A smokejumper's guide to forest fire fighting and preventing wildfires.
"If there were dragons to slay and fair ladies to save, the same
sorts who show up to be smokejumpers would be the knights."
— Old-time smokejumper
My old crony wasn't too far off, because wildfire is a dragon! And smokejumpers are a unique bunch: Gallant, dashing, sometimes a bit grubby (but never tarnished), even sweat-soaked and blackened — they are, in a strange way, noble.
Smokejumpers — some 400 of them in the U.S., 2,660 in the Soviet Union and 50 in Canada — are our best wildfire firefighters, and I'm proud to be one of them. Because they parachute into remote areas, jumpers learn to depend on their wits to make up for a lack of fire trucks, pumpers and assorted gadgets. Common sense, experience, physical conditioning, mental flexibility and straight tactical knowledge make them effective.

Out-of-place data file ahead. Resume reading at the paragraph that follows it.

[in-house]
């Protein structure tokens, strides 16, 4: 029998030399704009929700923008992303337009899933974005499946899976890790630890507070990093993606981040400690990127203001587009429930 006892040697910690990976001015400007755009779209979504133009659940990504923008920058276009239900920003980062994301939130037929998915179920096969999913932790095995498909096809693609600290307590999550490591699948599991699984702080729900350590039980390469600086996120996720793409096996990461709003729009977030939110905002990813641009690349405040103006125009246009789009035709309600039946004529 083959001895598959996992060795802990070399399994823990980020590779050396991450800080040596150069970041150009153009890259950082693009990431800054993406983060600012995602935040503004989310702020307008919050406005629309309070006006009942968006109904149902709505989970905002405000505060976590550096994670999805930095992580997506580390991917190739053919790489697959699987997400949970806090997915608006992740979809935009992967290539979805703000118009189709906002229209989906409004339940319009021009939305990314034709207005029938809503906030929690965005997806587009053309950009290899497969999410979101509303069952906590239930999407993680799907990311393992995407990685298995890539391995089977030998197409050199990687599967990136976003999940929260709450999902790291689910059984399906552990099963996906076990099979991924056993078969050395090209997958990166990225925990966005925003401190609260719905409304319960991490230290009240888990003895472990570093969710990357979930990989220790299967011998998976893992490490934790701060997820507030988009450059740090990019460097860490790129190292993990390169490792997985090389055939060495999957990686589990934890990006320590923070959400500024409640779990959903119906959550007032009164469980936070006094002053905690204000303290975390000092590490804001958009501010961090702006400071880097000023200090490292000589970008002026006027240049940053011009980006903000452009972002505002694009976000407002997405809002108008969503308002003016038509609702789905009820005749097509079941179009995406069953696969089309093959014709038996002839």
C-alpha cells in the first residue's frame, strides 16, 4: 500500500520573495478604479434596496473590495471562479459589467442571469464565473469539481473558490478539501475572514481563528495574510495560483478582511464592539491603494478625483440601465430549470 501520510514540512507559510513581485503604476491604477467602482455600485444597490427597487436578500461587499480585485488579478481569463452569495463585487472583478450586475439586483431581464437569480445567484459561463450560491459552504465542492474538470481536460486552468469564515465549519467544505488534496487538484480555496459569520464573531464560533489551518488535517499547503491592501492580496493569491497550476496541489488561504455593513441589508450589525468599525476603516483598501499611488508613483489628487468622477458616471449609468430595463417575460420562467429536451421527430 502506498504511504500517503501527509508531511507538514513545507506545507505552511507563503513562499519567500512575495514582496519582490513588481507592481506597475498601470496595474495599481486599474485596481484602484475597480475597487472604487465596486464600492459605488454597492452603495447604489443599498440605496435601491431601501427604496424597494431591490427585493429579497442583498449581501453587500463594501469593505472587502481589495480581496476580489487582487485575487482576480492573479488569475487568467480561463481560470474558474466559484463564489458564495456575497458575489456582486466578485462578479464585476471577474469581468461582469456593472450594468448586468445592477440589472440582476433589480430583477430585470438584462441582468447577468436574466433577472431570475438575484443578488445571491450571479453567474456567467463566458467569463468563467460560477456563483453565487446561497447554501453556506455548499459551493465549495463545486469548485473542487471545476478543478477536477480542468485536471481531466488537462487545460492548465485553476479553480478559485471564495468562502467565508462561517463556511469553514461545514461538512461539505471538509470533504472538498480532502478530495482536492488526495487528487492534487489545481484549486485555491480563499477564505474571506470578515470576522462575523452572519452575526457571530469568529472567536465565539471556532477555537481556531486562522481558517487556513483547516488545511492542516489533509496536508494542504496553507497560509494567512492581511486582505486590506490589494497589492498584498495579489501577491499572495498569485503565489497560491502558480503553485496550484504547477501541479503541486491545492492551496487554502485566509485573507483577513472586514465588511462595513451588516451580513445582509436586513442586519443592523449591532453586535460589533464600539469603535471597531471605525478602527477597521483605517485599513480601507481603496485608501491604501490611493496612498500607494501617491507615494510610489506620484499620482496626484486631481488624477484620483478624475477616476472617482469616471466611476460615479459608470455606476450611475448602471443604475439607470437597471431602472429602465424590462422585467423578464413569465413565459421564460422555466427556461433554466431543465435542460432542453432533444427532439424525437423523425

I wish I could assure you that the smokejumpers will be around if a wildfire threatens your country home. But the plain truth is that — due to budget cuts, weird government policies or just the sheer proximity of a fire started by, say, your neighbor burning trash — we just might not make it in time. Therefore, one day you may have to face this beast without our help. Read on and let the smokejumpers tell you how to be ready for forest fire fighting.
A baby dragon needs all three legs of a heat, fuel and oxygen triangle to be born, grow, reproduce and spread. Remove any leg of this triangle, and the dragon will slow down and eventually die. Wildfire fighters often cool a fire (or its fuel) by pouring water on it; we sometimes starve a burn by clearing away fuel in its path; and at times we'll smother a minor blaze by beating it with damp gunnysacks.
Besides the triangle that gives the dragon life, three environmental factors affect its speed and strength: weather, topography and the nature of the fuel.